Kansas State University

Chris Klieman’s contract with Kansas State is big on bonuses

Chris Klieman is introduced as the new football coach at Kansas State

Chris Kleiman was introduced as the 35th football coach of the Kansas State Wildcats on Wednesday afternoon, Dec. 12, 2018, replacing Bill Snyder, who had coached the Wildcats for 27 years.
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Chris Kleiman was introduced as the 35th football coach of the Kansas State Wildcats on Wednesday afternoon, Dec. 12, 2018, replacing Bill Snyder, who had coached the Wildcats for 27 years.

Chris Klieman’s contract to coach the Kansas State football team includes several performance-based incentives that could significantly boost his $2.3 million salary next season.

The potential bonuses include:

$50,000 for guiding K-State to a third-place finish in the Big 12 standings, $75,000 for second and $100,000 for a conference championship.

$50,000 for a six-win season that ends in a bowl game, $100,000 for an appearance in a playoff affiliated bowl, $175,000 for a playoff berth, $250,000 for playing in the national championship game and $350,000 for winning a national title.

$25,000 for being selected Big 12 coach of the year or $50,000 for national coach of the year.

$25,000 for a top 25 finish and $50,000 for a top 10.

Klieman can only claim one bonus in each category. They are valid for every year he remains employed by K-State as the school’s football coach. His maximum earning potential next season is $2.85 million.

K-State athletic director Gene Taylor and Klieman signed the contract earlier this week. It is a six-year deal with a starting salary of $2.3 million. That number will increase by $200,000 at the end of each contract year. He will receive $88,400 for working the remainder of the current year. If he stays until the end of his contract, he will be earning $3.3 million in 2024.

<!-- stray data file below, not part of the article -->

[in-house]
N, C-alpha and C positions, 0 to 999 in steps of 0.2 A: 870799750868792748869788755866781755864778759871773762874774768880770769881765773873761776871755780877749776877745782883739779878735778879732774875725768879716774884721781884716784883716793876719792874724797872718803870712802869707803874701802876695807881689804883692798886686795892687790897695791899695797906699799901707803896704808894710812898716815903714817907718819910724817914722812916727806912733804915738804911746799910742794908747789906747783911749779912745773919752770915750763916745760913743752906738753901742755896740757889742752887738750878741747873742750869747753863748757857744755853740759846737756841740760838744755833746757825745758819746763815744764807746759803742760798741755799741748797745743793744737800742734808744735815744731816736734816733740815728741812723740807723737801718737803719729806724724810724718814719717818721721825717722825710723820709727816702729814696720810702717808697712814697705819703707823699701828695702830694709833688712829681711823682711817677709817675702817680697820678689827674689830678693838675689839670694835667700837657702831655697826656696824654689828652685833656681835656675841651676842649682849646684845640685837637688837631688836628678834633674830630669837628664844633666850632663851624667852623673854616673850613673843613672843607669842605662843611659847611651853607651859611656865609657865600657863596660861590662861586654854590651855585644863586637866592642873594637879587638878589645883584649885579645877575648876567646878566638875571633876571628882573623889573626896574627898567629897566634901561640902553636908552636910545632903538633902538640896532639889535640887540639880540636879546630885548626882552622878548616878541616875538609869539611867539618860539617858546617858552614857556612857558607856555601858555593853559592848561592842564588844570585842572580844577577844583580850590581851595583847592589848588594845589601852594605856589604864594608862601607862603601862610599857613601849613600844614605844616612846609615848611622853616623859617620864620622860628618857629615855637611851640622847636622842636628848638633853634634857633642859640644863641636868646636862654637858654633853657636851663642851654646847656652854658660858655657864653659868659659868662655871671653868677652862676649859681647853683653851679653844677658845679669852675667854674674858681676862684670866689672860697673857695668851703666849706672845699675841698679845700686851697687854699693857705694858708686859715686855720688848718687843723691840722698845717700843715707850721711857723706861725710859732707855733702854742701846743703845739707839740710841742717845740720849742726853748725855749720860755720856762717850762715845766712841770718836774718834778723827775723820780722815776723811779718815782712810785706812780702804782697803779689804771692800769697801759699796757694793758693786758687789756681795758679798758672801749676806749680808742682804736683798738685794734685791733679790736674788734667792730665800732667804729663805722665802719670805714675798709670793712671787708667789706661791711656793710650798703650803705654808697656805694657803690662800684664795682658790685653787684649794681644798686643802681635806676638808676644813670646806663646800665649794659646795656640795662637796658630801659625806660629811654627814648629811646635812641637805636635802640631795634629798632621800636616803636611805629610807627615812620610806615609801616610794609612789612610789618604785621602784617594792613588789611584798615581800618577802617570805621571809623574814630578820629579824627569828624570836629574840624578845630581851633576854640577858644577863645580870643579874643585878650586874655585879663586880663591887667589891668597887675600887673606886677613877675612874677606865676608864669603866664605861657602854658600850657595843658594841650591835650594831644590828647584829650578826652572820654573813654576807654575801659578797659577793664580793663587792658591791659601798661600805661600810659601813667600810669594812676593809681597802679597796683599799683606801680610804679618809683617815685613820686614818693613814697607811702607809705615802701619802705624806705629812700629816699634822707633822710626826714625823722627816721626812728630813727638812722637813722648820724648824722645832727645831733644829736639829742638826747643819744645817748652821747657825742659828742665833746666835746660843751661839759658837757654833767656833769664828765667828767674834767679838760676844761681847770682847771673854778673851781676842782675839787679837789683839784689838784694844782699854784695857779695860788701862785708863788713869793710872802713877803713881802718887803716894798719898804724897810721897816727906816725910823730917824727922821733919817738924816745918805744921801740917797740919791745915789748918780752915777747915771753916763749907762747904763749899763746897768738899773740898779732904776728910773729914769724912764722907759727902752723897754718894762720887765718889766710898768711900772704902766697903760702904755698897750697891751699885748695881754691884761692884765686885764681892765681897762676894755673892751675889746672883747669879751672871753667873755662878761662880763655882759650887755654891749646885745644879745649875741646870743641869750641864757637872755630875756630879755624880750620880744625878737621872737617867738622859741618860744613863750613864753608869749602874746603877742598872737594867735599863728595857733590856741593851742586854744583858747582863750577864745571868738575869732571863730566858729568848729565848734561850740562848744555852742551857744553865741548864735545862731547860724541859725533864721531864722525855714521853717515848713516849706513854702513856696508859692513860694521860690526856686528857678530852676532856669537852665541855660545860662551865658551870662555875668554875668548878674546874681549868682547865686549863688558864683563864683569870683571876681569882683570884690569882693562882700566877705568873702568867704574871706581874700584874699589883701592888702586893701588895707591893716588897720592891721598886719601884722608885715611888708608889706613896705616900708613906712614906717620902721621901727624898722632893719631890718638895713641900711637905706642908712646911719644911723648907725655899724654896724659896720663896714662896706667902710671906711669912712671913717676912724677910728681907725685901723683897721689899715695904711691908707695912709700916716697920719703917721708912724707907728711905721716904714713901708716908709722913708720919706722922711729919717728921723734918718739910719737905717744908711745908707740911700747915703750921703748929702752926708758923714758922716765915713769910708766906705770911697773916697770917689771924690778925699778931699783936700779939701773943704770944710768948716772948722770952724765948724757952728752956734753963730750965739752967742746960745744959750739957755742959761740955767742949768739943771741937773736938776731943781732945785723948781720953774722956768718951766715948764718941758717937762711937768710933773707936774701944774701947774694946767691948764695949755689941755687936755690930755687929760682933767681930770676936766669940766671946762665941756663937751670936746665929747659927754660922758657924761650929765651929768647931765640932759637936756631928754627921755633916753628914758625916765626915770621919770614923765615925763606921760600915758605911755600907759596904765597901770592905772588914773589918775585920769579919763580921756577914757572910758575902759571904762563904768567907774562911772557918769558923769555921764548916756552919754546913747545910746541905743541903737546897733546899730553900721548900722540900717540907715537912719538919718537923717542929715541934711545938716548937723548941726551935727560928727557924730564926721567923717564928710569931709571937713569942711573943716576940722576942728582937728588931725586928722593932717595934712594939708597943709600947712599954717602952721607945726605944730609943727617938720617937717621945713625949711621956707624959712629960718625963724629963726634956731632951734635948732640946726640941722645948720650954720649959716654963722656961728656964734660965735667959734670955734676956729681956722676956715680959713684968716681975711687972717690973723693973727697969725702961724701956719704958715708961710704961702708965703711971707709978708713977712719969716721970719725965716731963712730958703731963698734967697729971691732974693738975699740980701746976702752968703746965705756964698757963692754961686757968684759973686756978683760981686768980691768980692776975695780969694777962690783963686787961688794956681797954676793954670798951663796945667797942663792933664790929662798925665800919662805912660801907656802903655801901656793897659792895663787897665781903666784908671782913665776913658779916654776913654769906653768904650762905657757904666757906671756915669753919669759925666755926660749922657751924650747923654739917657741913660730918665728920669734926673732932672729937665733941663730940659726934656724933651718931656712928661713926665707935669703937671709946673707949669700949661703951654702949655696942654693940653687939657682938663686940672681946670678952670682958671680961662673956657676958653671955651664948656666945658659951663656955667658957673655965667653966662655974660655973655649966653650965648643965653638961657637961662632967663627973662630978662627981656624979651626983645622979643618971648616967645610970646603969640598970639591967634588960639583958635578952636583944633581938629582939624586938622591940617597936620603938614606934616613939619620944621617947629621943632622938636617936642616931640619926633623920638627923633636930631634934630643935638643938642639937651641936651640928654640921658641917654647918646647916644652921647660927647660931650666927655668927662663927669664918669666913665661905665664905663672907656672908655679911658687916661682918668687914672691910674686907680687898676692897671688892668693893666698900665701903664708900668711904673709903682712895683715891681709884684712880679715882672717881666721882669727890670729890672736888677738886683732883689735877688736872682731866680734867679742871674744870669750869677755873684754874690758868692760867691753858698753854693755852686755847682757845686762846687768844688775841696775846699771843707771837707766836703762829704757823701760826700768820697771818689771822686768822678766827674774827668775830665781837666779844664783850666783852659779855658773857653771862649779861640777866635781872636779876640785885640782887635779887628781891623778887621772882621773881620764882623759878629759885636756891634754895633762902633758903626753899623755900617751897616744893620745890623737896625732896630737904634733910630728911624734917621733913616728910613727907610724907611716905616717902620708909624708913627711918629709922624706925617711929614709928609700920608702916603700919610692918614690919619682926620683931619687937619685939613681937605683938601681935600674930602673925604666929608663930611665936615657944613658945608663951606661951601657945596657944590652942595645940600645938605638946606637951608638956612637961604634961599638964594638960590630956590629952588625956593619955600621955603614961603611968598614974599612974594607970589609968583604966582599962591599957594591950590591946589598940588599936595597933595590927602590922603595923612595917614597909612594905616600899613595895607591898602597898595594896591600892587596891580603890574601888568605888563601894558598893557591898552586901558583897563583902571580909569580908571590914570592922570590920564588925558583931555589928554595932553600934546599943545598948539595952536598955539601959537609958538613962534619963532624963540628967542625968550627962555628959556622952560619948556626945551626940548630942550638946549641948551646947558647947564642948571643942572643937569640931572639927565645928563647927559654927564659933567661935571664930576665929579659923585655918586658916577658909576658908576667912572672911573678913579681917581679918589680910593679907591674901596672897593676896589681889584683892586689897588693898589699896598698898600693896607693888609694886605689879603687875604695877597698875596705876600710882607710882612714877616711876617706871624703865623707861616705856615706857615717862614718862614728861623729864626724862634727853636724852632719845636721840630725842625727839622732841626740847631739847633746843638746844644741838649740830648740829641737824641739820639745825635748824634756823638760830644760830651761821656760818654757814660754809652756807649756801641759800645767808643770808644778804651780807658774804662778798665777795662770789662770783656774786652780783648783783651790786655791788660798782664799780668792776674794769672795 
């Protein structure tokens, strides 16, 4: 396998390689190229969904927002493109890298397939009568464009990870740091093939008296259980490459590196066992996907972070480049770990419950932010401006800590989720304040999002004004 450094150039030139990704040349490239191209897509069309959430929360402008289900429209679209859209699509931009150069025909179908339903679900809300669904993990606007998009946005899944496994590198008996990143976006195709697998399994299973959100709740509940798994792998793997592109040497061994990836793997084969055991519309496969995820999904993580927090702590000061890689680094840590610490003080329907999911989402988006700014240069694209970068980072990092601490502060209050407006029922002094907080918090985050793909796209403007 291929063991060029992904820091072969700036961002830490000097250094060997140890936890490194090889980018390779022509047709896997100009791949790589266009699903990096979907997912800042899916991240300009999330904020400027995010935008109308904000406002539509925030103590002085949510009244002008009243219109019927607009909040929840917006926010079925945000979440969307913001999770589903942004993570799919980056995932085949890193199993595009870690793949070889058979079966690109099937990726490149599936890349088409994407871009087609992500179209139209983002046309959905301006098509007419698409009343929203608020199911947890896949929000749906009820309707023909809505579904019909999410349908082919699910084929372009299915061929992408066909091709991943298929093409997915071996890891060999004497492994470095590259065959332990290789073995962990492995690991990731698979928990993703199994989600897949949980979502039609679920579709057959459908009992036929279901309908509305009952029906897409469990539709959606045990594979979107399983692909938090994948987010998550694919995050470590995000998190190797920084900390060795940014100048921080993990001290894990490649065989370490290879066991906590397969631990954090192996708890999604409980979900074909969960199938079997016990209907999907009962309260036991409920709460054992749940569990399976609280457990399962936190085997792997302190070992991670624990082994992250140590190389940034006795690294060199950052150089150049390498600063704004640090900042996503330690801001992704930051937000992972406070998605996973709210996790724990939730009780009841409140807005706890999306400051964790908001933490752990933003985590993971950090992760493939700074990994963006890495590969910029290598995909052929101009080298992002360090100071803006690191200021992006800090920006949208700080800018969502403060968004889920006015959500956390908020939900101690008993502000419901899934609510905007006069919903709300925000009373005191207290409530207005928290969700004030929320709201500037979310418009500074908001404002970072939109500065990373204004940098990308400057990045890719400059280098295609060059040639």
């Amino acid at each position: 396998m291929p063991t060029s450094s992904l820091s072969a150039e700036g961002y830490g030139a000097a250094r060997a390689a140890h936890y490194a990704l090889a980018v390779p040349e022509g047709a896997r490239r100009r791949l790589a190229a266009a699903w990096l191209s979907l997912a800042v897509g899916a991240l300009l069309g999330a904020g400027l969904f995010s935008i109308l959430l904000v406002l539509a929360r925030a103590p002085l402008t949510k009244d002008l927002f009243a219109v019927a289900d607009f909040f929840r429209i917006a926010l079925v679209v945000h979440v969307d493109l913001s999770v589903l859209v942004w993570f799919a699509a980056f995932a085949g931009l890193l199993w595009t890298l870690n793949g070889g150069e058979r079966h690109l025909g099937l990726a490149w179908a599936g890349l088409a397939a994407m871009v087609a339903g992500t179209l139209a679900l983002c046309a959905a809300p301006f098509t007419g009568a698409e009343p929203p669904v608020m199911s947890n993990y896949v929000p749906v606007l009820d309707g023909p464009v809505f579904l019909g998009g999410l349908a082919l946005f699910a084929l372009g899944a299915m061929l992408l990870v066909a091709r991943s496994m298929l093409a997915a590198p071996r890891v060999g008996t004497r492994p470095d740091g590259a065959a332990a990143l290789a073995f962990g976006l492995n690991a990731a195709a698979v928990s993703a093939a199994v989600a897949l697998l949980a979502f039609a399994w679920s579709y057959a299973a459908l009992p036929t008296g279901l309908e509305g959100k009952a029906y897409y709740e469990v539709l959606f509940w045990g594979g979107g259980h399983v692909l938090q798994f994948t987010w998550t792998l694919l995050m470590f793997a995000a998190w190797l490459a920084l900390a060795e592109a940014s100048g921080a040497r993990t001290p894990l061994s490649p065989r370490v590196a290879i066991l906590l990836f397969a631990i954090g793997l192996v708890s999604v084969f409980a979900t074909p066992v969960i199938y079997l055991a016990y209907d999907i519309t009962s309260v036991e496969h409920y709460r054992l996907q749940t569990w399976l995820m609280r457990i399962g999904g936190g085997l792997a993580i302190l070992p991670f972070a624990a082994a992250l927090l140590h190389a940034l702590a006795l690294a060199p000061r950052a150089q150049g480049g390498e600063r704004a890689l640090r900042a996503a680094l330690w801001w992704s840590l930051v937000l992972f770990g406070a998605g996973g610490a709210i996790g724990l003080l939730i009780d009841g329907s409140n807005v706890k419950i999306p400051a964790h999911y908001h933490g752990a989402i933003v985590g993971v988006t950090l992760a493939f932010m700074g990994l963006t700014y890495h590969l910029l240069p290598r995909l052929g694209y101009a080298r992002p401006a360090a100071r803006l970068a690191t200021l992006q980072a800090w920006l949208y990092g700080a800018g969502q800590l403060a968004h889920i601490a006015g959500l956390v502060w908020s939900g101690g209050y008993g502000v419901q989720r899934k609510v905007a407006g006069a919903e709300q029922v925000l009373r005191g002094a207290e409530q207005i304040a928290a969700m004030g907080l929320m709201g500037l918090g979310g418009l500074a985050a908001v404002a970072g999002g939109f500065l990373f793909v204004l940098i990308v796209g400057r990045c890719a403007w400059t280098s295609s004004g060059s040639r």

He is currently the lowest-paid football coach at a public university in the Big 12. Former coach Bill Snyder was earning $3.5 million. New KU coach Les Miles will make $2.775 million next season.

Klieman’s buyout at K-State will start at $6 million and reduce to $4 million starting in 2021. That number will decrease by $1 million each of the next two years. If Klieman leaves for a different job, he will owe K-State $3 million before 2021, $2 million in 2021, $1.5 million in 2022 and $1 million after.

K-State will pay $150,000 to North Dakota State to cover his buyout there.

Klieman will also receive several fringe benefits from K-State, including a vehicle stipend of $15,000 per year and $4,000 for car insurance. He will get use of a suite at Snyder Family Stadium, tickets to all basketball games and a membership at Manhattan Country Club.

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Kellis Robinett covers Kansas State athletics for The Wichita Eagle and The Kansas City Star. A winner of more than a dozen national writing awards, he lives in Manhattan with his wife and three children.

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